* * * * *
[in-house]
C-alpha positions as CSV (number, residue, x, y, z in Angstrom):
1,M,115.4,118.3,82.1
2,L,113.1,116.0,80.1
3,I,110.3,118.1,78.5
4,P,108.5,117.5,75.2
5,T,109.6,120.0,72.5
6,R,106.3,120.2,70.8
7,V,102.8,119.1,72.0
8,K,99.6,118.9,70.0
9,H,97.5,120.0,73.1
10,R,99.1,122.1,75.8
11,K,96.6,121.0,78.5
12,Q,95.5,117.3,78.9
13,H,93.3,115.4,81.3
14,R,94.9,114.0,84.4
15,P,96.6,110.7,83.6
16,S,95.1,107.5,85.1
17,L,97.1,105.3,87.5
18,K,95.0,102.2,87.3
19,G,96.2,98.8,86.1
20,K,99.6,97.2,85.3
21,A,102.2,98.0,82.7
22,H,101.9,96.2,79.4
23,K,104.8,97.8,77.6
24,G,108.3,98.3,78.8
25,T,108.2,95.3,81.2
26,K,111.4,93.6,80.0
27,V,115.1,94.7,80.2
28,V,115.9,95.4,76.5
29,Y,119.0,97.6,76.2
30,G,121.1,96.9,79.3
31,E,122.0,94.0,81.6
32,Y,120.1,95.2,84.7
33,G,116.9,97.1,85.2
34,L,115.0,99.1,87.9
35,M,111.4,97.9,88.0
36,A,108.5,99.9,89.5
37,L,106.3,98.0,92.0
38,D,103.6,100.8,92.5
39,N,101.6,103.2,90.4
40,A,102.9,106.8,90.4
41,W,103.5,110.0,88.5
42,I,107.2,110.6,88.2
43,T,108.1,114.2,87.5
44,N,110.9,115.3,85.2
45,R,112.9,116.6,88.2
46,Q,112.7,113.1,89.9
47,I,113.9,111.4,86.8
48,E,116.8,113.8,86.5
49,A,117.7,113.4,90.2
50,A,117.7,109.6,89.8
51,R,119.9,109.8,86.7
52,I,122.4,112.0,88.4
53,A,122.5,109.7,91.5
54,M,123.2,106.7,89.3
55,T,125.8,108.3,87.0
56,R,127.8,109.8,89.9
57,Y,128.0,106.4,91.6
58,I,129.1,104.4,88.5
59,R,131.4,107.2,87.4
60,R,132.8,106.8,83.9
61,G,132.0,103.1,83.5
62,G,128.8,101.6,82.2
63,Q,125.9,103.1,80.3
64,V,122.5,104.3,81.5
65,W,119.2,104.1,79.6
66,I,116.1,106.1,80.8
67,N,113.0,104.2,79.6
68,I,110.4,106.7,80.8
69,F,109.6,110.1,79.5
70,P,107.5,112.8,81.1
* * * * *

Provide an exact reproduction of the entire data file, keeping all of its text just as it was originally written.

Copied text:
[in-house]
C-alpha positions as CSV (number, residue, x, y, z in Angstrom):
1,M,115.4,118.3,82.1
2,L,113.1,116.0,80.1
3,I,110.3,118.1,78.5
4,P,108.5,117.5,75.2
5,T,109.6,120.0,72.5
6,R,106.3,120.2,70.8
7,V,102.8,119.1,72.0
8,K,99.6,118.9,70.0
9,H,97.5,120.0,73.1
10,R,99.1,122.1,75.8
11,K,96.6,121.0,78.5
12,Q,95.5,117.3,78.9
13,H,93.3,115.4,81.3
14,R,94.9,114.0,84.4
15,P,96.6,110.7,83.6
16,S,95.1,107.5,85.1
17,L,97.1,105.3,87.5
18,K,95.0,102.2,87.3
19,G,96.2,98.8,86.1
20,K,99.6,97.2,85.3
21,A,102.2,98.0,82.7
22,H,101.9,96.2,79.4
23,K,104.8,97.8,77.6
24,G,108.3,98.3,78.8
25,T,108.2,95.3,81.2
26,K,111.4,93.6,80.0
27,V,115.1,94.7,80.2
28,V,115.9,95.4,76.5
29,Y,119.0,97.6,76.2
30,G,121.1,96.9,79.3
31,E,122.0,94.0,81.6
32,Y,120.1,95.2,84.7
33,G,116.9,97.1,85.2
34,L,115.0,99.1,87.9
35,M,111.4,97.9,88.0
36,A,108.5,99.9,89.5
37,L,106.3,98.0,92.0
38,D,103.6,100.8,92.5
39,N,101.6,103.2,90.4
40,A,102.9,106.8,90.4
41,W,103.5,110.0,88.5
42,I,107.2,110.6,88.2
43,T,108.1,114.2,87.5
44,N,110.9,115.3,85.2
45,R,112.9,116.6,88.2
46,Q,112.7,113.1,89.9
47,I,113.9,111.4,86.8
48,E,116.8,113.8,86.5
49,A,117.7,113.4,90.2
50,A,117.7,109.6,89.8
51,R,119.9,109.8,86.7
52,I,122.4,112.0,88.4
53,A,122.5,109.7,91.5
54,M,123.2,106.7,89.3
55,T,125.8,108.3,87.0
56,R,127.8,109.8,89.9
57,Y,128.0,106.4,91.6
58,I,129.1,104.4,88.5
59,R,131.4,107.2,87.4
60,R,132.8,106.8,83.9
61,G,132.0,103.1,83.5
62,G,128.8,101.6,82.2
63,Q,125.9,103.1,80.3
64,V,122.5,104.3,81.5
65,W,119.2,104.1,79.6
66,I,116.1,106.1,80.8
67,N,113.0,104.2,79.6
68,I,110.4,106.7,80.8
69,F,109.6,110.1,79.5
70,P,107.5,112.8,81.1